She clomped down the stairs not from anger or boldness, but because her head was still fuzzy and she couldn't really see straight yet. What had she drunk last night? She couldn't remember. One bottle was the same as another to her. At least the guy hadn't stuck around. She hated it when they were still there in the morning, stinking of sweat and beer and whatever else had leaked out of their body orifices. Those were the dregs, the ones who didn't even have the sense to take what they wanted and then get out. The ones whose brains had been burned out by drugs or drink or life. She had long ago learned to not be around when they woke up. They were crazy. And stupid. And sometimes dangerous when they realized she wasn't their little lost princess.

Funny. She wasn't hearing anything. Usually there was noise. Other people, other girls taking care of their morning business. She got down to the bathroom on the main floor and the door was open and there was no one there. Usually she had to wait a while for a turn. She didn't bother shutting the door. No pretense of privacy in a place like this, not after Jimmy had torn the doors off one of the rooms when one of the girls brought in an undercover cop. No secrets here. Just something you get used to.

She washed her hands when she was done, splashed cool water on her face, wiped it off with a paper towel from the roll on the floor. Felt a little better. Hope always felt better with a clean face. She adjusted her clothes. Shook off the fuzz. Tightened her ankles. Walked to the door and stepped out into the morning sunshine and stood on the stoop and felt the cool, clean air of the city swallow her whole. Closed her eyes and waited til the blinding brightness of the mid-morning sun faded to a comforting glow against her eyelids, then opened them. Slowly.

Jimmy lay in a heap at the bottom of the stoop, a neat little hole in the middle of his forehead, framed in a pool of shimmering red.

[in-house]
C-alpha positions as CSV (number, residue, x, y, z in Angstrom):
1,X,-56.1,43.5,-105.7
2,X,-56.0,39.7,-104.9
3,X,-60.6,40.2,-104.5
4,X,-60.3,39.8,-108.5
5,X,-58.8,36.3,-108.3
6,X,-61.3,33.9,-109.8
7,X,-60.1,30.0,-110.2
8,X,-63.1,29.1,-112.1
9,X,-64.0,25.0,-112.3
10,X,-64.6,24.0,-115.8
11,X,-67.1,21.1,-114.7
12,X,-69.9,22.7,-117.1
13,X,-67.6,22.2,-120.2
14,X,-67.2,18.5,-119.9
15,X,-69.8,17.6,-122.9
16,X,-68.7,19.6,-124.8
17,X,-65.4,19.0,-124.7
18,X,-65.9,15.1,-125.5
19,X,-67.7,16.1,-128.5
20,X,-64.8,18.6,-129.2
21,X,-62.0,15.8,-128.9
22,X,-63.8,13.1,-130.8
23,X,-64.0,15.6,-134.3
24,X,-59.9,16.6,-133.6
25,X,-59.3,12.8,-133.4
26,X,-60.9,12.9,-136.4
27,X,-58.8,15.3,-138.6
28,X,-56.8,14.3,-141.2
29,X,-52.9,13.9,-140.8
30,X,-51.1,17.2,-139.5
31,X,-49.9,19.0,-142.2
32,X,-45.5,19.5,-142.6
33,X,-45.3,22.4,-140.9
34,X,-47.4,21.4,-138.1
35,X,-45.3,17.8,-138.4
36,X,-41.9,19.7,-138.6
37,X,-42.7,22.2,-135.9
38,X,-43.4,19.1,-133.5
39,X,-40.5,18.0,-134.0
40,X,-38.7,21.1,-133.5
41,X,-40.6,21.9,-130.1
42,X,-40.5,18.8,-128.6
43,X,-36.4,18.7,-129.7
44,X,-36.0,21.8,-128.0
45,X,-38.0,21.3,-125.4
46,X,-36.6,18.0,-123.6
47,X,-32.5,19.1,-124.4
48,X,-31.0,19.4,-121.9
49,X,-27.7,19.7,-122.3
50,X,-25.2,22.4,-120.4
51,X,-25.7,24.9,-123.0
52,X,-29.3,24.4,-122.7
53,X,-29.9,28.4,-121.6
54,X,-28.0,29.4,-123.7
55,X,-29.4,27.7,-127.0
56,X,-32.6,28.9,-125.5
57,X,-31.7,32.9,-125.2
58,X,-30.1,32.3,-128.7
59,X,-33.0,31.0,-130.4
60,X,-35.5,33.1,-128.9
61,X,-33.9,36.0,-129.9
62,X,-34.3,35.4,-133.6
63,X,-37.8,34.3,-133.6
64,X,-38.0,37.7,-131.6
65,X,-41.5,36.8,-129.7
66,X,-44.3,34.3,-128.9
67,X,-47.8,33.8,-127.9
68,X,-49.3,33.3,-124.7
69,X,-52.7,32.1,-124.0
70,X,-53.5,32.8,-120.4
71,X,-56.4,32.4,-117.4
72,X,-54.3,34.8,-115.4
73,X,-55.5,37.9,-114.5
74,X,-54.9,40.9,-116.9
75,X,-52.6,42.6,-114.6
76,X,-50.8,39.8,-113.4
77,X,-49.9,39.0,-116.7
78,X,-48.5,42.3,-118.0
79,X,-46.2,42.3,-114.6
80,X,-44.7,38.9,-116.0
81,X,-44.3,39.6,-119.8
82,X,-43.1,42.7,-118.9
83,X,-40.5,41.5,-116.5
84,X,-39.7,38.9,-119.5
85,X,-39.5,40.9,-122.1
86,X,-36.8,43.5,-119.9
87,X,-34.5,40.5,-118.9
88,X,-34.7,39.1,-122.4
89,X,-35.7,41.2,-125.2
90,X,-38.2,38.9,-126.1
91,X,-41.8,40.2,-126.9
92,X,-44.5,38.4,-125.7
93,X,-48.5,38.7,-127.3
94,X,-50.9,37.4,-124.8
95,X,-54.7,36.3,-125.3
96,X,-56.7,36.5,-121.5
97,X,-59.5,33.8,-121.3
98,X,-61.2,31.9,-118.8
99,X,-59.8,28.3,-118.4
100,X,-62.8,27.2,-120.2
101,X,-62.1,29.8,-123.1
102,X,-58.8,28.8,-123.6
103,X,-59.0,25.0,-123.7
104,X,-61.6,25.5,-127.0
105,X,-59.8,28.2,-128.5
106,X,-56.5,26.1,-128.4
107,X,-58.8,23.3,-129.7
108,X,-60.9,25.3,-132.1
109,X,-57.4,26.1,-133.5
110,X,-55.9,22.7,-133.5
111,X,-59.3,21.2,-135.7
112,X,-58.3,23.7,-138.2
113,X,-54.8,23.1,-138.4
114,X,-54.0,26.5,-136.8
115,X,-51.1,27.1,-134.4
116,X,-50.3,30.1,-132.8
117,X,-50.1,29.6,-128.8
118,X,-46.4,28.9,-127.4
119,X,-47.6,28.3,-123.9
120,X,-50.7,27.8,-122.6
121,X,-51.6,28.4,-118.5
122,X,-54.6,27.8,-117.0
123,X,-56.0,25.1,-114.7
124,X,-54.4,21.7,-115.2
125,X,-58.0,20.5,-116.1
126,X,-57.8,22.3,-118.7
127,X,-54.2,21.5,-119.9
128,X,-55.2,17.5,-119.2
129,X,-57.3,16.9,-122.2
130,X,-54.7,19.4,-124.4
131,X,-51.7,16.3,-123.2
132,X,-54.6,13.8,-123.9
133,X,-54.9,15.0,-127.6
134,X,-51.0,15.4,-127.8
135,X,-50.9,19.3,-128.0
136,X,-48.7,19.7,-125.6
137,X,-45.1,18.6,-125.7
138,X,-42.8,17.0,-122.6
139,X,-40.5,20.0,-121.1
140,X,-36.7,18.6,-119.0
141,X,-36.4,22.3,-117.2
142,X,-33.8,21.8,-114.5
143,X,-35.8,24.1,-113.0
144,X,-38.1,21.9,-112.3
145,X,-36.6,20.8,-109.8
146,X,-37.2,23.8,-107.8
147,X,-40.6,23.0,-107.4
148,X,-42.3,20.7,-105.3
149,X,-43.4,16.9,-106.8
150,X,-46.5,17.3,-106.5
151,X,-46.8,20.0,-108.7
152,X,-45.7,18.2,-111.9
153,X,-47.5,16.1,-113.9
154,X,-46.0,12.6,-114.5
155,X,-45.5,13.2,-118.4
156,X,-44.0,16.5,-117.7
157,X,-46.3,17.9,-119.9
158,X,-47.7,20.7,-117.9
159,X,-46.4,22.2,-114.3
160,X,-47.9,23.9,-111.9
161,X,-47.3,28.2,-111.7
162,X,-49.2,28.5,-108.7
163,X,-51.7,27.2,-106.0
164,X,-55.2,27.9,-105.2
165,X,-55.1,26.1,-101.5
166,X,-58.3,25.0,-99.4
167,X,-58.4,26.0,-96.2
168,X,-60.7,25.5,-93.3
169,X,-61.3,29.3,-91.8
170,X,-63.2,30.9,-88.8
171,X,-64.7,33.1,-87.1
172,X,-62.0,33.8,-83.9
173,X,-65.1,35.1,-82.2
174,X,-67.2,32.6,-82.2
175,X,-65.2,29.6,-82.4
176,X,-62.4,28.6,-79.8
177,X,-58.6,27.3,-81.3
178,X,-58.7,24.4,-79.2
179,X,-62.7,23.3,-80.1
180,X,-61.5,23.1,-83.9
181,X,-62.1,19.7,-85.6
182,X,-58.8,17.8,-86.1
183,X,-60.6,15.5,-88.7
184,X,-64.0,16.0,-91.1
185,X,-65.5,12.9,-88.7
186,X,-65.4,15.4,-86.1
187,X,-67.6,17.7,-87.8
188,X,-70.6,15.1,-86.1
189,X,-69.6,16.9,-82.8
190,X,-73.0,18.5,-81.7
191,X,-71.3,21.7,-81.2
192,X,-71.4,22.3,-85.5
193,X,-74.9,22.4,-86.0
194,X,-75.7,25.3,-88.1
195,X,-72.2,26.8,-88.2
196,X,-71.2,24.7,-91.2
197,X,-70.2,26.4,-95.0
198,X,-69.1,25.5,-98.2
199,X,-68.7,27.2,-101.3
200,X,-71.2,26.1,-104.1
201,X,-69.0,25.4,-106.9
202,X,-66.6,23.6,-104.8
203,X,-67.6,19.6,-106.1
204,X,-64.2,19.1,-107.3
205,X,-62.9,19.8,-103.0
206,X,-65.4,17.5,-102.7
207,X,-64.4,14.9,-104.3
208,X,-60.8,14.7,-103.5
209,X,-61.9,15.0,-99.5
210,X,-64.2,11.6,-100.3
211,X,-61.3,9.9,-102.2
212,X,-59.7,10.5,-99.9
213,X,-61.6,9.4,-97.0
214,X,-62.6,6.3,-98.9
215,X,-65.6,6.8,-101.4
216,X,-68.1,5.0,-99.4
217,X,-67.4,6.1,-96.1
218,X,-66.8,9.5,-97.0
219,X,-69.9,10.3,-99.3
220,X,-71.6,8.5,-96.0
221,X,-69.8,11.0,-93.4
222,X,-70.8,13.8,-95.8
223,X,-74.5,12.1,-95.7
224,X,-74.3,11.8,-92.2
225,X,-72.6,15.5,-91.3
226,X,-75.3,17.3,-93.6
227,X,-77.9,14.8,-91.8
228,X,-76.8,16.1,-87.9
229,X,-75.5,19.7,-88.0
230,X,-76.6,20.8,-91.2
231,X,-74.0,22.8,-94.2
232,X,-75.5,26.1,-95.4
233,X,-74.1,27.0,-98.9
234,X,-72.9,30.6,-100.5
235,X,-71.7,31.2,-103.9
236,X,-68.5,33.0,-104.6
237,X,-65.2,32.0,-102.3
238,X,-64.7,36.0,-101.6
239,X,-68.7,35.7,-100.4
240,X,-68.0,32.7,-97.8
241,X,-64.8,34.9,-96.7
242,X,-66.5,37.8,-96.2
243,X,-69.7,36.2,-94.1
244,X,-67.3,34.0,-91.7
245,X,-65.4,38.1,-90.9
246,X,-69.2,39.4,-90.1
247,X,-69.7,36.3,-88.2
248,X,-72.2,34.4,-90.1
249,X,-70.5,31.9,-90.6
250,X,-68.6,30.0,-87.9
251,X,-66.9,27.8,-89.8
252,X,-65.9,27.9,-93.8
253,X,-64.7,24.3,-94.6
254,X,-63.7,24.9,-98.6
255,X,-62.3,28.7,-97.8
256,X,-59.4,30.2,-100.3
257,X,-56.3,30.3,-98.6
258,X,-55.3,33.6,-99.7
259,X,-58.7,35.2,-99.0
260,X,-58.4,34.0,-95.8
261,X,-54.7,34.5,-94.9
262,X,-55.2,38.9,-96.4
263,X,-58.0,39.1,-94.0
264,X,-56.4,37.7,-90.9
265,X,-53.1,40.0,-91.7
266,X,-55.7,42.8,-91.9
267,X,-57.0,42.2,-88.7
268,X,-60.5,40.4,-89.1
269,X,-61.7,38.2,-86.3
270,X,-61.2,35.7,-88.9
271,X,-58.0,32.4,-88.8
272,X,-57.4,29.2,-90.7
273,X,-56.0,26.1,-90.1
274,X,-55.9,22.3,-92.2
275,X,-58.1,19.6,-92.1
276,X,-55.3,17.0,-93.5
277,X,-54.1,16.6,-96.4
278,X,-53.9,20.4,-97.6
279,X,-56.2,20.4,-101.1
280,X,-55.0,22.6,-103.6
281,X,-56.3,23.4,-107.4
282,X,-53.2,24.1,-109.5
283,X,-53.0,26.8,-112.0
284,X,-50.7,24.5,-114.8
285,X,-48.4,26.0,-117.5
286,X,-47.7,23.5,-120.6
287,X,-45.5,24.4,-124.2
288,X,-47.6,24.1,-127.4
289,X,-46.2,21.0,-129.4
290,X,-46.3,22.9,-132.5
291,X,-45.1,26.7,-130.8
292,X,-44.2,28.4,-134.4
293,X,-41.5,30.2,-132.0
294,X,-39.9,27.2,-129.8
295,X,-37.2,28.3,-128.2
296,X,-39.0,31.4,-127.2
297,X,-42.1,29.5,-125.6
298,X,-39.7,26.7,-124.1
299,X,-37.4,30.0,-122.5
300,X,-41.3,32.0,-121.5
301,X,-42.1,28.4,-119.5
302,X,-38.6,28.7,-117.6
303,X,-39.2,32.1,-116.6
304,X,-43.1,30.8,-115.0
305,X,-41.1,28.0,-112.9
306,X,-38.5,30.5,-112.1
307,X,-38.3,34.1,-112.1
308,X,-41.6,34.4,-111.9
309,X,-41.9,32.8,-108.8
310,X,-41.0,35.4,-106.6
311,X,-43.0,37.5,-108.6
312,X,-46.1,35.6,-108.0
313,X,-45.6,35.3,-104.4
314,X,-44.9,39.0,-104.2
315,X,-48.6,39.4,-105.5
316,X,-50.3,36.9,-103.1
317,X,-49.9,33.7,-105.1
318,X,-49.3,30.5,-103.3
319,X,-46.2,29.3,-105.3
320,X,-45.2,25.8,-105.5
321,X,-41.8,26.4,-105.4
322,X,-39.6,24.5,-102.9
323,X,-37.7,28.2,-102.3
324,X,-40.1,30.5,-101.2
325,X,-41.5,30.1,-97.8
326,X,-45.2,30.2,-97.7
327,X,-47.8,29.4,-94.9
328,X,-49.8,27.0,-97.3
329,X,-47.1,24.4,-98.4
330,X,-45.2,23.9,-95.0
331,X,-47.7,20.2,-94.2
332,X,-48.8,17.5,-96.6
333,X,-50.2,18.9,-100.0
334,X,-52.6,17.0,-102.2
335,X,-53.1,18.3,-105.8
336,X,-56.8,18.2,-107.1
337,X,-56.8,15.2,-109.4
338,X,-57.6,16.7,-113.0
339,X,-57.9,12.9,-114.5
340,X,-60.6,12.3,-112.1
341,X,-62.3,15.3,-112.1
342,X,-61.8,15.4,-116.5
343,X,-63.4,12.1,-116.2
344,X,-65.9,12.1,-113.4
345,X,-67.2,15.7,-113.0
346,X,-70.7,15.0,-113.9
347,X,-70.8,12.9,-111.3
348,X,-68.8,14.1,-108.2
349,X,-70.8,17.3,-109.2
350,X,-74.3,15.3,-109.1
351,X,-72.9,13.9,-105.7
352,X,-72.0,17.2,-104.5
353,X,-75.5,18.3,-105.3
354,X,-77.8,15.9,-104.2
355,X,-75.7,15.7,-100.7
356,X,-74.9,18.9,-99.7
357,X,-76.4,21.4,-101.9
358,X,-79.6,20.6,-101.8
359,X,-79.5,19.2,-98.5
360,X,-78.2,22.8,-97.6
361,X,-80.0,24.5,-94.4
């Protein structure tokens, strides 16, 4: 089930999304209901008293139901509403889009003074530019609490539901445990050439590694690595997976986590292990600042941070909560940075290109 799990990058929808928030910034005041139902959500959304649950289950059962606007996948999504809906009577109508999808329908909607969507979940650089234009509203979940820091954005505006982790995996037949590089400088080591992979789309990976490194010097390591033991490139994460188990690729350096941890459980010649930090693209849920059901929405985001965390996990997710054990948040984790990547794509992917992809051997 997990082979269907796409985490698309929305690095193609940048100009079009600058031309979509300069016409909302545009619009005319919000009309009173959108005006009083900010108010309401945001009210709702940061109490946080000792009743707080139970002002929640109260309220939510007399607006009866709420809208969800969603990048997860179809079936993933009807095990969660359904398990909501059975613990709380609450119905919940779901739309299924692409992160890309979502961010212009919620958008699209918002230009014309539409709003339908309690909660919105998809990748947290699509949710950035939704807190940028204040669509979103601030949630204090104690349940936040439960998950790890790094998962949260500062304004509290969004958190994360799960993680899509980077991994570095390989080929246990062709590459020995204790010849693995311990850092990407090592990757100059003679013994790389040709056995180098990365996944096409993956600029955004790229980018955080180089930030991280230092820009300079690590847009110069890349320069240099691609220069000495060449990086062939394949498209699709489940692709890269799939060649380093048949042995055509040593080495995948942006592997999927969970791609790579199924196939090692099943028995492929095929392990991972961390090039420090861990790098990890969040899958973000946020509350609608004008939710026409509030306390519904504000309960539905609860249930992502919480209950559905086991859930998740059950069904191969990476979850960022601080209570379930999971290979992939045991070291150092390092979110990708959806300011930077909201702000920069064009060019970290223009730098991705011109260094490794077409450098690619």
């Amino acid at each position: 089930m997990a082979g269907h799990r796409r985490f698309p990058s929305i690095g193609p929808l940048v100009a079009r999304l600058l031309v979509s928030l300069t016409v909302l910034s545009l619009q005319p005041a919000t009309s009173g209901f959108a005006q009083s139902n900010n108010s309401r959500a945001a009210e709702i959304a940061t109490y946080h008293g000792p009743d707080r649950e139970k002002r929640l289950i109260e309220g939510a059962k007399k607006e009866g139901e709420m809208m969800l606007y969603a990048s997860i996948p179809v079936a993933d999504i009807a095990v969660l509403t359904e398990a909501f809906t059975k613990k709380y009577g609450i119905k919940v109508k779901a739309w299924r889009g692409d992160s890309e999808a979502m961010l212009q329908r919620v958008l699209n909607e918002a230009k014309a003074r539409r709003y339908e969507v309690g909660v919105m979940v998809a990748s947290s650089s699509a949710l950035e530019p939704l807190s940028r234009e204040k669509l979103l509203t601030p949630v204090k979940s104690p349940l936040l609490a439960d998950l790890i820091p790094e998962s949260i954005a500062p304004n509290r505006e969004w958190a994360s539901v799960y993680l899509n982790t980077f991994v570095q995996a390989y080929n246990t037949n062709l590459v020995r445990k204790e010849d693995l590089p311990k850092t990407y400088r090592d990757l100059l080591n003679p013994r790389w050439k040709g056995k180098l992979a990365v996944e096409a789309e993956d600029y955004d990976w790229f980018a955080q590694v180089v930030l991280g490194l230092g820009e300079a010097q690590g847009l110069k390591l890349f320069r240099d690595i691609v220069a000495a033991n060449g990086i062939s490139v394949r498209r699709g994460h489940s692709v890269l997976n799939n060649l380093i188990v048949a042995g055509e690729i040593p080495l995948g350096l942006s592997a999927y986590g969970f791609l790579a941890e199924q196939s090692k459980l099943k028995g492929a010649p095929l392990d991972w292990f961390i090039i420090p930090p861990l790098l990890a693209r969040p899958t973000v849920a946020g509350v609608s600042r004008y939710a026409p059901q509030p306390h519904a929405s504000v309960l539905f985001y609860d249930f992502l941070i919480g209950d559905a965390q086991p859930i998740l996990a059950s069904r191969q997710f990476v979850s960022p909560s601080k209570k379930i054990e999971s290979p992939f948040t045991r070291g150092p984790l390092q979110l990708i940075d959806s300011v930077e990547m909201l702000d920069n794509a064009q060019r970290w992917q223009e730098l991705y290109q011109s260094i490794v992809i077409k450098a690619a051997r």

Friday, November 22, 2013

Letter to My Son

                                                                                                               28 October
                                                                                                               Bedford Falls

               My dearest son,

               Your compliments to me at the dinner table tonight were greatly appreciated. We have had our issues over the years, you and I, and neither of us is exceptional at communicating; but I believe we both know how much we love and care for one another whether it is spoke aloud or hidden in the heart. I want you to know that I treasure you not only as my loyal companion and fellow worker these past four years, but also because you are my son, my joy, the hope of my years and the comfort of my soul. You have given me such great pleasure over the years as you have grown into manhood, into a life of service, into a life that puts others' interests ahead of his own. You make me proud to be your father.
                Ah! My son, if I could impart the wisdom of the Ages to you, it would be a mere reiteration of the Scriptures you know so well. Love others as I have loved you. Keep my commandments. Show your faith by doing good works. All these things you know, and you do, and may I be forgiven for expressing some small hope that you might have learned some of that by my own example?
                I have tried to live a good life, tried to watch out for my fellow man, tried to give back from the bounty I have been given, tried to ease others' burdens, tried to make my fellow traveler's lives just a little bit easier. It has not been easy, and there were times when discouragement and pessimism nearly destroyed me; but through the strength God gave me, and the love and encouragement of your mother, I have persevered.
                Now we face yet another storm on the horizon, and something in me tells me that I may not be around to help you through it. My body is weak and tired, the headaches have been getting worse, and it feels as though I could lay down and sleep for a thousand years. I am afraid; not for myself, because I know where I am going when this body's time is done. But I fear for you, because you are young and ambitious and impatient and you have your whole life ahead of you, and with all that on your mind, with the endless mystery and enchantment of the world before you, what chance do the pitiful dreams of a few worthless souls have of being heard by your heart? They are not your blood, not your kin; and their dreams of a roof over their head and some bread on the table are nothing in comparison to yours. Yes, I have seen your dreams: in the way your eyes light up when you read those magazines of yours, when you look out across the valley and think of the challenges in the big cities so far away, when you hear the train whistle and that wistful look comes over you. You long to leave, to do things I cannot even imagine, and if it were in my power to grant you the wealth and opportunity necessary to see those dreams come true, you know that I would do it. You are my son, and my love for you is boundless. Yet -